Every winner has a story and it is easy to imagine that many people are overnight successes without realising the years of grunt work which contributed to their success. And then there are those that remain unrecognised, ignored or even worse bullied and ostracised for being different. To love a winner is easy but loving the underdog is, I truly believe, a far more noble act.
I live in a beautiful, small village inhabited with, less beautiful but, equally small minds. This sounds rather sad but I am happy with my lot – a fantastic husband and mini menagerie of other animals! Soon after we arrived in early springtime a stray, emaciated dog, resembling a Chocolate Labrador, started to cross our garden forlornly. This animal was in trouble – drooling and with crusty weeping eyes, his ribs resembled a finished meal. Over the course of several days we became friends and Rick and I decided to feed him. Covered in tics he was a beleaguered, sad beast but was desperate to be accepted.
Boris, as I called him, was the village street dog. Our neighbour, George, told us that he had been abandoned, many years ago, by a family that left him, with their rubbish. when they up sticks and moved on. Since this day he had begged, foraged and rummaged his days away and, after a particularly harsh winter, was on his last legs when he appeared at our house. Boris became my friend and the angels told me we were a gift to one another – both outcasts in our own different ways.
Boris Bog-Off, so called for his initial habit of crashing mealtimes and then promptly clearing off was, like me, a true free spirit; he had no desire to come into the home – except for a swift warmup by the fire in the biting cold of the winter.
This klutzy, smelly hound, everything in a dog that I did not really favour, captured my heart completely. I looked forward to seeing him in the morning and eve for mealtimes and he soon became a fixture of our household. We insulated an old washing machine carcass into a kennel for him and he often slept, cosy, on our terrace. He was always so excited to see me when we returned home and, eager to please with not a bad bone in his fragrant body, was my best buddy.
Sadly, the village folks hated Boris. There was a price on his head! Whoever killed him was guaranteed a bottle of the local brew and in the course of a year this poor animal often came ‘home’ bruised, battered and traumatised. It broke my heart to hear him whimper in pain and left me furious that people would choose to so abuse such a pure and innocent soul. I bought him numerous collars to protect him from tics and fleas but, each time he would wander, he would come home having been robbed. Boris had a huge heart and was so docile as to allow people to approach him and simply take the collar from around his neck.
The other day he came home in the worst state we have witnessed. Physically the righthand side of his face was swollen, his right leg was seemingly fractured at the ankle but, worse still, Rick sensed that his spirit was broken. I fed and fussed him and resolved to call the vet later having left him in the shade of the Walnut tree to rest.
At some point he took himself off and Rick told me he sensed that he had come ‘home’ to say goodbye before quietly retiring to die. We have not seen Boris for four days now and I fear that my mate has gone to pastures anew with the guys in the skies. My guardian angel says:
‘Boris was a wonderful soul gifted to our messenger, Linda, to help her adjust to unfavourable circumstances. Like Linda, Boris was a survivor – they were kindred spirits. As Linda channels my words she cries for her unlikely friend and for humanity. For how can anyone believe it admissible to so mistreat any other sentient being?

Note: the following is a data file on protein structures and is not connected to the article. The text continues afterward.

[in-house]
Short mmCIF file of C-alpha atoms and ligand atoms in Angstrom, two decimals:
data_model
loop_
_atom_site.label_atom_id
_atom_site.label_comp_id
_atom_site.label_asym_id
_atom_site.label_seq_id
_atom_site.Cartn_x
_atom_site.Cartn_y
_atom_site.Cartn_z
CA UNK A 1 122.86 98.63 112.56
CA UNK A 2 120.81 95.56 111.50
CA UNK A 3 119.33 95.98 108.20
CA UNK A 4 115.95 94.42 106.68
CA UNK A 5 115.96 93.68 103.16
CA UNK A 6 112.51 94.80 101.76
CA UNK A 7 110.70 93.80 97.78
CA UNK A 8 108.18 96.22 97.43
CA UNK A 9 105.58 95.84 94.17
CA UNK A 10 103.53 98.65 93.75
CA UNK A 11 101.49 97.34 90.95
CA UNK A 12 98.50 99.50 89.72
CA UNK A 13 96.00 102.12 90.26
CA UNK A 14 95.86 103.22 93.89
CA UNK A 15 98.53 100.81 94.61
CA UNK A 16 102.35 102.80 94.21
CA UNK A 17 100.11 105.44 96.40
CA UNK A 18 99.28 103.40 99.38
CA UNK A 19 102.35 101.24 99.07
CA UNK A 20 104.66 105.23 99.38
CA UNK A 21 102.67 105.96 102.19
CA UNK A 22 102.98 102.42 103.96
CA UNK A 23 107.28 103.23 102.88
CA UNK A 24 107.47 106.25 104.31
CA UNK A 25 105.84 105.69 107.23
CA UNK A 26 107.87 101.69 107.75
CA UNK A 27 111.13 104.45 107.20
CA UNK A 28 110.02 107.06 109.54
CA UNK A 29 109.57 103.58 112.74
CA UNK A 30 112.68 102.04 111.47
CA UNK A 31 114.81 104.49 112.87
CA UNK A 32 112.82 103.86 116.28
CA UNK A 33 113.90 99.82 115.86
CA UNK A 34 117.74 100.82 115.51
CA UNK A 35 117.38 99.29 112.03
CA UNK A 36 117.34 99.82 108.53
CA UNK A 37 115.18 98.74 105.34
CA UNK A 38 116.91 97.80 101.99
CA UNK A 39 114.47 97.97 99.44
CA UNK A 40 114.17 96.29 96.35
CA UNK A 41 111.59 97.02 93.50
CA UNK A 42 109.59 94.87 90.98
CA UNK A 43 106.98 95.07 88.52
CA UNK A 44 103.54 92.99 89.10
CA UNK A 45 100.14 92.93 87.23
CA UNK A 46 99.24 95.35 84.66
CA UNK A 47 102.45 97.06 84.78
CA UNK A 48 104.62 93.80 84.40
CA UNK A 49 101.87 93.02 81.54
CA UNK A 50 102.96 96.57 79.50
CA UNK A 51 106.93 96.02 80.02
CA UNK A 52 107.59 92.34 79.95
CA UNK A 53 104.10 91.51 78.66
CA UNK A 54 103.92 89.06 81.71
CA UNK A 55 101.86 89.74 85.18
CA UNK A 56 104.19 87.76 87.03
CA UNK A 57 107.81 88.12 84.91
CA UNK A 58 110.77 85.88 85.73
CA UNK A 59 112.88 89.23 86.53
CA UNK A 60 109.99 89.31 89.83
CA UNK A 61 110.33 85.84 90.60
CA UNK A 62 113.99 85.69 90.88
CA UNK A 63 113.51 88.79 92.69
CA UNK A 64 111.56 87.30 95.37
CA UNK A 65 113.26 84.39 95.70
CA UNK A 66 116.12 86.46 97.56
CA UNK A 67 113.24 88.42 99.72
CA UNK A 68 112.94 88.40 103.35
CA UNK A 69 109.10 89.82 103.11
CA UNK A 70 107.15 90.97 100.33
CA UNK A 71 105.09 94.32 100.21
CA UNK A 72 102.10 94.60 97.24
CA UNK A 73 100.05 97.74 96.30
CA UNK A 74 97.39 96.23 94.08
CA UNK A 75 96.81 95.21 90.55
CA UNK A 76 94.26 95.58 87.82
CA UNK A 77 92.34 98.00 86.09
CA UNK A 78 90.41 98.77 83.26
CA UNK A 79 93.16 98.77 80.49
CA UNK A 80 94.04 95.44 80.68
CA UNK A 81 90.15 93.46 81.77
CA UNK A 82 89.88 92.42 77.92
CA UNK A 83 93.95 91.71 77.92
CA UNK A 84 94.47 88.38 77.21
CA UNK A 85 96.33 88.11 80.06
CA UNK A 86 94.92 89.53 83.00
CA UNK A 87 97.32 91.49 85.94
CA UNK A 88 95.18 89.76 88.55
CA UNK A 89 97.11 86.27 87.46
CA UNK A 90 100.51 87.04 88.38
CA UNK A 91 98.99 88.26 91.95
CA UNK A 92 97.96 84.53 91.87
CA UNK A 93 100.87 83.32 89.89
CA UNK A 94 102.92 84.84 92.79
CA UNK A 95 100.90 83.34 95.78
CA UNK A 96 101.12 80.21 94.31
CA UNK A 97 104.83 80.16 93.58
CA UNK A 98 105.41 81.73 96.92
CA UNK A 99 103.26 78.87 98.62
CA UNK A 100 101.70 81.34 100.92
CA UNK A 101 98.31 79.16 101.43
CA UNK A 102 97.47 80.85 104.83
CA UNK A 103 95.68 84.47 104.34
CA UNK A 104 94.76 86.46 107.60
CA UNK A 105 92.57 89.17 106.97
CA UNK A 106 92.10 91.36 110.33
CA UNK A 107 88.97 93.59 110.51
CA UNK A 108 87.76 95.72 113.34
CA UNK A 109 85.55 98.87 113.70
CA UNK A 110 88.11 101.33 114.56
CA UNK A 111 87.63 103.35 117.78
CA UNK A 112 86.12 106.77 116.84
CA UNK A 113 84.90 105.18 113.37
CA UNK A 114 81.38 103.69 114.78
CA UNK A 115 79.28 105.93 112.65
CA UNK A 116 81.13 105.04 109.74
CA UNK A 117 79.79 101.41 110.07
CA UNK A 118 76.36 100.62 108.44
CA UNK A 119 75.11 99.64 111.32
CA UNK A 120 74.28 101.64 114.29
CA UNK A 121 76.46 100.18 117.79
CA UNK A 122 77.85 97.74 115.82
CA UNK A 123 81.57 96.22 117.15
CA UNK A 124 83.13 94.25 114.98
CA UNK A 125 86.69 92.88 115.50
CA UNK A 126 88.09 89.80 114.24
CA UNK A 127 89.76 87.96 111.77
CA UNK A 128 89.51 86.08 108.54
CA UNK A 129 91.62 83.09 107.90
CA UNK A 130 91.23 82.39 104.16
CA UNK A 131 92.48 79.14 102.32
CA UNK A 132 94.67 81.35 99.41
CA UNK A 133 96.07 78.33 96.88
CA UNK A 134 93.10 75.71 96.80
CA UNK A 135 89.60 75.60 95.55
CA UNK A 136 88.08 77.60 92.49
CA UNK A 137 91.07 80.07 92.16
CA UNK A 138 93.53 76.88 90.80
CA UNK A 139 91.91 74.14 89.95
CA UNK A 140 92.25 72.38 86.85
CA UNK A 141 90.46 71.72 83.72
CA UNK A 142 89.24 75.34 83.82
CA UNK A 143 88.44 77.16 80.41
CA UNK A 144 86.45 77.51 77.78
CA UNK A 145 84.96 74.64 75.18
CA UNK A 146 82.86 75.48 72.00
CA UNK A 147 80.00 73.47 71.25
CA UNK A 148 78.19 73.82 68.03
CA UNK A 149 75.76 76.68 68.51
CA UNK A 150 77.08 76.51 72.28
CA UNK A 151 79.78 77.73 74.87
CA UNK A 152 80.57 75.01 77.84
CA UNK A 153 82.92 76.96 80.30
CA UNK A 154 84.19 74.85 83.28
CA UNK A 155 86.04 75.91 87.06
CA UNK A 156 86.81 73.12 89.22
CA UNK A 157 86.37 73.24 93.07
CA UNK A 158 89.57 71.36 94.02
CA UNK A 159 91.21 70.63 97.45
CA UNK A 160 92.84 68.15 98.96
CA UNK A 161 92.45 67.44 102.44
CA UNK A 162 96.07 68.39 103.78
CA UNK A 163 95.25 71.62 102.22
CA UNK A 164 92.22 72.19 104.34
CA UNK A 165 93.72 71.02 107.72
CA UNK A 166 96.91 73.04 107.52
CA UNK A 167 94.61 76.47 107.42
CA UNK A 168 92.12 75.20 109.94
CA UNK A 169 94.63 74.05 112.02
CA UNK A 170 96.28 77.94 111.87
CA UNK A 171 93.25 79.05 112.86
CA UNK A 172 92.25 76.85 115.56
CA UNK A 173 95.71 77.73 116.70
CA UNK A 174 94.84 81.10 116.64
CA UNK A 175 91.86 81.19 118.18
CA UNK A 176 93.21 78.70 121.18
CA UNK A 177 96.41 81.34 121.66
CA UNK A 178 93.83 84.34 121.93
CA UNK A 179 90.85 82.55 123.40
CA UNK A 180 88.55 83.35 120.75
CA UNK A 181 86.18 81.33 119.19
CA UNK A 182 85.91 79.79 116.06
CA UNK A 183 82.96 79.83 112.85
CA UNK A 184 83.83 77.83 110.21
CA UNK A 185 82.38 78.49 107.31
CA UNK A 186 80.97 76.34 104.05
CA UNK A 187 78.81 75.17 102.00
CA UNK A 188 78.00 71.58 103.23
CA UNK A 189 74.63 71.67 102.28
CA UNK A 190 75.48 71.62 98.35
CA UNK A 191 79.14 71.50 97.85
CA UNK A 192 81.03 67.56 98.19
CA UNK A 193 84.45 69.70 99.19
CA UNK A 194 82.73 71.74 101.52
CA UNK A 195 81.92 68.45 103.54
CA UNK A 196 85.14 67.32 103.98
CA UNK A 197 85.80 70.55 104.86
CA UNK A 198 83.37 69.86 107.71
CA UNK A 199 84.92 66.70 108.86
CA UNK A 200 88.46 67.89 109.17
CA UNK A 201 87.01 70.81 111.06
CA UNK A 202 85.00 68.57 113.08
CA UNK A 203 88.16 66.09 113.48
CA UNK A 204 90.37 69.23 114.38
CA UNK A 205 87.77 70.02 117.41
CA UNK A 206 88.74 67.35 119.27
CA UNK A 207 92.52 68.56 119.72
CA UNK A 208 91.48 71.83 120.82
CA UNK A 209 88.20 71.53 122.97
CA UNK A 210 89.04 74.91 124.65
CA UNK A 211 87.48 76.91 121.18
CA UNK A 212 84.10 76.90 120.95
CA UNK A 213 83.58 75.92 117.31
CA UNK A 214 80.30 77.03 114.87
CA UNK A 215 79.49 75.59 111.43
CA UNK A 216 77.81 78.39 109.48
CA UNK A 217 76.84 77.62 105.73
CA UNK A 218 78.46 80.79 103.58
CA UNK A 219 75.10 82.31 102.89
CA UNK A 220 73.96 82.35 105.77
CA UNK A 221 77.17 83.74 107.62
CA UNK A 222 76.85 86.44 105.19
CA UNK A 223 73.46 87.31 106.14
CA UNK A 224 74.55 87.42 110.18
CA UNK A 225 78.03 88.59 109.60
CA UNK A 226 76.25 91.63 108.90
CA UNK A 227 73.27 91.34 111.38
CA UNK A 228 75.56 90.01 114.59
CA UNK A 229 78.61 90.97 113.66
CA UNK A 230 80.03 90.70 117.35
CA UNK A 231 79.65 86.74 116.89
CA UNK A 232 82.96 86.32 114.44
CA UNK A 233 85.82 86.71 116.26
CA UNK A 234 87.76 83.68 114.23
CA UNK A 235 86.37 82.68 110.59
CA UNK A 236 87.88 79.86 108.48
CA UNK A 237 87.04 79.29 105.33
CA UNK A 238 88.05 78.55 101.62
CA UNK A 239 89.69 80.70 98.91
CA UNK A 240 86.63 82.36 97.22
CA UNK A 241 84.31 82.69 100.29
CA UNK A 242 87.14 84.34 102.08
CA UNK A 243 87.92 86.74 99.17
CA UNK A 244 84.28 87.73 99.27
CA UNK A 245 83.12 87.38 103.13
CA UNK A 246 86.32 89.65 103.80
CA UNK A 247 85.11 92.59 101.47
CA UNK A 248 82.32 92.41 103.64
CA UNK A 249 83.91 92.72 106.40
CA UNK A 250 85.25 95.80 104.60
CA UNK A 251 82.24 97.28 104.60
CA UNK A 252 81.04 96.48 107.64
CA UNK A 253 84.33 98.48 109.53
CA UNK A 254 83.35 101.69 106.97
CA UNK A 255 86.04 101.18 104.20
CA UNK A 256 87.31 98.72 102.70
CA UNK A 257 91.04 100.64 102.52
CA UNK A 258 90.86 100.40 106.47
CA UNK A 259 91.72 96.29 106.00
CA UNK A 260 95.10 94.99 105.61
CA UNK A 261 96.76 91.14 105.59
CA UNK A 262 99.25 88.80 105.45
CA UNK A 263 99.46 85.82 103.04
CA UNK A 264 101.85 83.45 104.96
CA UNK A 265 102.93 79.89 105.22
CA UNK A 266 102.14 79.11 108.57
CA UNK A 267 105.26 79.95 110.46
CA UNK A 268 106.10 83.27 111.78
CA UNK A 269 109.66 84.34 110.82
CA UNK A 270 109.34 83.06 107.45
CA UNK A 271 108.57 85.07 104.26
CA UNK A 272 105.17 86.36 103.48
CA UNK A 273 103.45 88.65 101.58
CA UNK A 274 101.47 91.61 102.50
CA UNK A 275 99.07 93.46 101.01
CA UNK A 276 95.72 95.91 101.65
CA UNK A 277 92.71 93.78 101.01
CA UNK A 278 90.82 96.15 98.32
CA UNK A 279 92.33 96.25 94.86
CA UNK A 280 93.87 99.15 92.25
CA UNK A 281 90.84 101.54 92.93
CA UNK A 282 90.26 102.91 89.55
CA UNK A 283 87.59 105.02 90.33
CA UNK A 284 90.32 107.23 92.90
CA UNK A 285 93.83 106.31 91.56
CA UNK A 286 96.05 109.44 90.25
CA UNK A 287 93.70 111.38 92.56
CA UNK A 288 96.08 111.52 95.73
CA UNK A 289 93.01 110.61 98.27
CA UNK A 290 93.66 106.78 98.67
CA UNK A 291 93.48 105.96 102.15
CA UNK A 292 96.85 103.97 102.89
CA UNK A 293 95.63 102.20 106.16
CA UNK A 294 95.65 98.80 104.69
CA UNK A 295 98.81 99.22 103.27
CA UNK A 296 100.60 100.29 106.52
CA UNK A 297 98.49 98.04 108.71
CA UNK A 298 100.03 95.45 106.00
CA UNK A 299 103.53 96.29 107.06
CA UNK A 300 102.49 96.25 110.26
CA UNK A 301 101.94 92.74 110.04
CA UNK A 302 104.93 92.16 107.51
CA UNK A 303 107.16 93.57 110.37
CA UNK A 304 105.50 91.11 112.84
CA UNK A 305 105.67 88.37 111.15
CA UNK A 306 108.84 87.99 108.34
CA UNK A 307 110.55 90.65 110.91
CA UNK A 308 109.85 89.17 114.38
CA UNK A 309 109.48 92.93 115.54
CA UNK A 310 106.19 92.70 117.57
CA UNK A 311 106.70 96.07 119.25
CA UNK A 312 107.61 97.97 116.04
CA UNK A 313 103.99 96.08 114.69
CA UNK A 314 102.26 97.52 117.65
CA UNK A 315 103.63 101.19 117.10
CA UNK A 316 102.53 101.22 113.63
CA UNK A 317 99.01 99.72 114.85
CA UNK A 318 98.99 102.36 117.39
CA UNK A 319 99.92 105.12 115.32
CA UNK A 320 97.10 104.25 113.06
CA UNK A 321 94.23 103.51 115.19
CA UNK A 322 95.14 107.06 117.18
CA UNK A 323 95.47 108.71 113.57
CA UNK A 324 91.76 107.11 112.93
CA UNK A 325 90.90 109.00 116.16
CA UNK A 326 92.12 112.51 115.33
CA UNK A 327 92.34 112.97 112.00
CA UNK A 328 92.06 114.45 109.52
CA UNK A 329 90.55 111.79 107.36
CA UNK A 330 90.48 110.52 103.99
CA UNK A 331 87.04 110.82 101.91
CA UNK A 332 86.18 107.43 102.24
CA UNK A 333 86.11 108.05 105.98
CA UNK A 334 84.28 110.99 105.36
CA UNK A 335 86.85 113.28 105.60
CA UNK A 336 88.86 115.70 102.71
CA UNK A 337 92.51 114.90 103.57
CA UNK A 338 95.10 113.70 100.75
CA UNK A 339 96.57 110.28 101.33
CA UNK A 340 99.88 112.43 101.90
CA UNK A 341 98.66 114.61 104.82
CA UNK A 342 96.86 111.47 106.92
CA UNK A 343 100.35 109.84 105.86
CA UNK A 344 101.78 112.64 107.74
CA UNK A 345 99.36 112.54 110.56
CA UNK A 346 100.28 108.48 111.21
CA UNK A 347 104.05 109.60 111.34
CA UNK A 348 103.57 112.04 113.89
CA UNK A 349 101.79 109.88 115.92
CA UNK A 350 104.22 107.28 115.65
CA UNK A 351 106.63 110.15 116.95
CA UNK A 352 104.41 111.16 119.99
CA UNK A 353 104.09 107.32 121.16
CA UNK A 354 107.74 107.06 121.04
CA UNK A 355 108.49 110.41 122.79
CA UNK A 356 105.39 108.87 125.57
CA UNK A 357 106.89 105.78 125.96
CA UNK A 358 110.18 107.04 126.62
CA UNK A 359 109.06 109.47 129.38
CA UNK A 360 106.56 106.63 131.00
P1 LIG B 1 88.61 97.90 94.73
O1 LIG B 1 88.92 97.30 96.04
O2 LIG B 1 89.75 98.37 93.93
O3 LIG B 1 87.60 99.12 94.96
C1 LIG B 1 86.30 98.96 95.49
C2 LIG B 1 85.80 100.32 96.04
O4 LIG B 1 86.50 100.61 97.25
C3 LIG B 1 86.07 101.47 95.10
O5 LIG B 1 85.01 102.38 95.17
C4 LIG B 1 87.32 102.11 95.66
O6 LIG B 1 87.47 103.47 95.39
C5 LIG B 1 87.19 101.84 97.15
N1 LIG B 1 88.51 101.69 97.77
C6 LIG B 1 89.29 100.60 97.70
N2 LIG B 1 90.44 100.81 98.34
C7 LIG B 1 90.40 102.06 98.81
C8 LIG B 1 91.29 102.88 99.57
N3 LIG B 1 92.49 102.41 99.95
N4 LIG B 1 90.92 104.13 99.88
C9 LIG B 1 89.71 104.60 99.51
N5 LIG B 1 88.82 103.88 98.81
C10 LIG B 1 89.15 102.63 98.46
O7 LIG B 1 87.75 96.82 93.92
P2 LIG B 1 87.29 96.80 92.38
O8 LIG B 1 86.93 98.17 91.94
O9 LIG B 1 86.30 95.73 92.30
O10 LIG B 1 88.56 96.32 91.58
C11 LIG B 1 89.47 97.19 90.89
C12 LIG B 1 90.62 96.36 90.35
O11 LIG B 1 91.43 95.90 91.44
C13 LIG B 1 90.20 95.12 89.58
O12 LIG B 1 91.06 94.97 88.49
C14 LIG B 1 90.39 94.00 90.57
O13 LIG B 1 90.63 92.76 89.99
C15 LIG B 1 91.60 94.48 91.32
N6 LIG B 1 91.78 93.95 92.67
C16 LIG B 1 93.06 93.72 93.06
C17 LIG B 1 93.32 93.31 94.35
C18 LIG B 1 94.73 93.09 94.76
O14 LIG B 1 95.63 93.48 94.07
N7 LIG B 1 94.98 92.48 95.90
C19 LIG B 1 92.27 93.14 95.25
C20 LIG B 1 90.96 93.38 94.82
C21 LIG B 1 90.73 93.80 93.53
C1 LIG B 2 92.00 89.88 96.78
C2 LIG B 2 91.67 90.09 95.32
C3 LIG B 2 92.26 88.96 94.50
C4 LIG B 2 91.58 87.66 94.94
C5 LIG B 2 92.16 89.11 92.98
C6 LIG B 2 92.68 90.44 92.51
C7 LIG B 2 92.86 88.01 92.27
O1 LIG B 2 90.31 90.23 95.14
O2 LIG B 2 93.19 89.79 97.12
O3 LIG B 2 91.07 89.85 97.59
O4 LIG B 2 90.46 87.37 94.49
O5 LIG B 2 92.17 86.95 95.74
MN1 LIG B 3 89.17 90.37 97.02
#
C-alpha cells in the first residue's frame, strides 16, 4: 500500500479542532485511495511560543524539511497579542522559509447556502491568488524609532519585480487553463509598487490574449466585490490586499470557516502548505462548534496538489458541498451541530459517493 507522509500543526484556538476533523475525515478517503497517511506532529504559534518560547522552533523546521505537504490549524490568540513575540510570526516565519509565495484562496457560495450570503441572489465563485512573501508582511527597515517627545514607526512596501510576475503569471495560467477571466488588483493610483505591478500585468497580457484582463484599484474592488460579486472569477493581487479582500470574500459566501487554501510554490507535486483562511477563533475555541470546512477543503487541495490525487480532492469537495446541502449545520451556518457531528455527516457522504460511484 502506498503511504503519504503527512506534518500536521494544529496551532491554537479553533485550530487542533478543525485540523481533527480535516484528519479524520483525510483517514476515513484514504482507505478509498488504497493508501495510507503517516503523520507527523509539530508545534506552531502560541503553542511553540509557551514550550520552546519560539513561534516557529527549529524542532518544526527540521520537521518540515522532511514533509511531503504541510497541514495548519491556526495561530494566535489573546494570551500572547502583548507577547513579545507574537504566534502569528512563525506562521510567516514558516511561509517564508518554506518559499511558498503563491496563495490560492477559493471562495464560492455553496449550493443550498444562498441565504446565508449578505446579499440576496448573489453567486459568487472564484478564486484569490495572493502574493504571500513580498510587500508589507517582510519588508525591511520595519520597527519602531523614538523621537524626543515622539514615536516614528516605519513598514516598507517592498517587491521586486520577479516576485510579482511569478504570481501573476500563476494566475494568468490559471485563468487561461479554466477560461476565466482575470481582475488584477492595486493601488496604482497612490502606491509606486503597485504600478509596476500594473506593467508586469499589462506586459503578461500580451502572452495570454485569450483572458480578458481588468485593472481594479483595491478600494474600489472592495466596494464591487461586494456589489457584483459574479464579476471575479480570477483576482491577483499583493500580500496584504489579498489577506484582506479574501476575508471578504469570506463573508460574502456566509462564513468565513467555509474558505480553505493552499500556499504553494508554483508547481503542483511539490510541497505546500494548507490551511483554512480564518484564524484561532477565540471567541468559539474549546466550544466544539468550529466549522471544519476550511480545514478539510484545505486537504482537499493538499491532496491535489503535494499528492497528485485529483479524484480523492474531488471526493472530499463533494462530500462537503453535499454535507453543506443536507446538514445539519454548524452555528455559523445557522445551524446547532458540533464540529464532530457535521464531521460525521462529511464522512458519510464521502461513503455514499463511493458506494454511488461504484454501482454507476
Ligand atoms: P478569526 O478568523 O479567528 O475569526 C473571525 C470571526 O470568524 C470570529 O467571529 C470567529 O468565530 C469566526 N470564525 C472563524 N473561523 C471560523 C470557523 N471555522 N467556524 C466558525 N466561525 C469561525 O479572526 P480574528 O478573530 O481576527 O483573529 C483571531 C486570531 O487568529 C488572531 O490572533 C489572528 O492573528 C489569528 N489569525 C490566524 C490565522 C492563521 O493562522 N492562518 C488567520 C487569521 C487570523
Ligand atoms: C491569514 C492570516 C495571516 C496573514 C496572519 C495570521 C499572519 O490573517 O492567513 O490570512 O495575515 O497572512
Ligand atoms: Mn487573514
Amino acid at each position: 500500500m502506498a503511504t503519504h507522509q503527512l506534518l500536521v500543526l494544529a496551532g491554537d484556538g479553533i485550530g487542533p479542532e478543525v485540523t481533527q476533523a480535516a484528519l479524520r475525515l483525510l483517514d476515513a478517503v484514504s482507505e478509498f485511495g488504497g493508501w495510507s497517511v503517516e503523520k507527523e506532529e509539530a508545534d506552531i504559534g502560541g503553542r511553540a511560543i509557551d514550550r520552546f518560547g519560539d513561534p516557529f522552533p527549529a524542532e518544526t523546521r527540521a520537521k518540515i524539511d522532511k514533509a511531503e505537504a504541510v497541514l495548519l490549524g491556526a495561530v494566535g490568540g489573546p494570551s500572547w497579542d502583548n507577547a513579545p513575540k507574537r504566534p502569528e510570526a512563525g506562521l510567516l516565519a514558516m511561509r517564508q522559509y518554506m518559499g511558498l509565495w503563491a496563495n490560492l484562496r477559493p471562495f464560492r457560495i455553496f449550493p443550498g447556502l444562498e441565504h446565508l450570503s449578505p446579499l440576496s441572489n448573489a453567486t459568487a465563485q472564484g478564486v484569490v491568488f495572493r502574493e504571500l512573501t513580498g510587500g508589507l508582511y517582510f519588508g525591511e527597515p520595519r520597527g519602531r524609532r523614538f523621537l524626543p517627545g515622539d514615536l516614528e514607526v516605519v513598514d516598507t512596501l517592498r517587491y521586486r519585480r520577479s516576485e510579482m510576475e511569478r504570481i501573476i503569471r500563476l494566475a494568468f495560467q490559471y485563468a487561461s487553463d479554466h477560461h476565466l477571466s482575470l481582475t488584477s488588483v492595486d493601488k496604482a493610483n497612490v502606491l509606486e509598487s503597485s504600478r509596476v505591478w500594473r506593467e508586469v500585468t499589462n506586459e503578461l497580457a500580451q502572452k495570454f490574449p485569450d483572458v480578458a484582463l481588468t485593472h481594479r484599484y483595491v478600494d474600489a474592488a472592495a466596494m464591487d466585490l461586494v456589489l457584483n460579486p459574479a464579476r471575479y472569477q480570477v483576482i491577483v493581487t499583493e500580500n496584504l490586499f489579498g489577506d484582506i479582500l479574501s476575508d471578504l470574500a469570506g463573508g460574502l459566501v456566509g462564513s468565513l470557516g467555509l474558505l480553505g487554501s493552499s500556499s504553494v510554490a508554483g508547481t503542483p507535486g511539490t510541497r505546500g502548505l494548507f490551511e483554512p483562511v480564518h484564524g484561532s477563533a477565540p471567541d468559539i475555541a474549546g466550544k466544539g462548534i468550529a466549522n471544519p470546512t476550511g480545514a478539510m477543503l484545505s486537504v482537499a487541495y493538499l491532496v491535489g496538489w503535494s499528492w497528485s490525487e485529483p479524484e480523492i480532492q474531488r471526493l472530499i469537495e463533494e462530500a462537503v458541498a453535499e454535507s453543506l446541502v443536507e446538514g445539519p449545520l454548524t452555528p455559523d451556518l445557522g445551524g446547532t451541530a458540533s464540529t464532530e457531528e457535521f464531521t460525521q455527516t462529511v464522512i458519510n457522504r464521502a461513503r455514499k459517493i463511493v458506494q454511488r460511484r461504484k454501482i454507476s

Boris did not die from his physical injuries rather from the wounds inflicted upon his soul since being abandoned. This poor dog survived freezing winters with near starvation but was killed by the cruelty of man who refused to take him into their hearts. Rather than treat him as a pariah the village people should have adopted him as their mascot and taken turns to feed him, but they chose not to do so. This is a sorry reflection on man and those that actually abused him are guilty of a mortal sin. Those that chose to standby and say nothing are enablers!
It took an outsider to help Boris and this is a shameful indictment on man. To commit abuse on any sentient being is highly frowned upon in the spiritual realms and these particular abusers will pay a hefty price for their actions for Boris is one of our messengers sent to teach the village kindness and empathy. The village not only failed him but they also failed themselves and a mortal sin against an animal is punishable by karma or retrograde reincarnation; which is to say that a serial dog abuser will reincarnate as a dog in the next lifetime! This is a surprising and little-known truth which many will deride and scoff at: at their peril.
Linda too is an underdog and although not physically abused has suffered at the hands of many who have systematically undermined her at every turn – but this is all about to change and I advise you to stop listening to ego driven teachers and listen to our true messenger. For, in the coming years, Linda will become a voice of hope and redemption for humanity. And yet, for now she remains buried under all the wannerbes who steal the light for personal aggrandisement.
I caution you all to choose wisely those you listen to.’
RIP Boris we love you xox
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Be Happy xox
(Since November 2018 my writing is truly collaborative with spirit as I am now a channel for them and charged with bringing truth and hope to humanity.)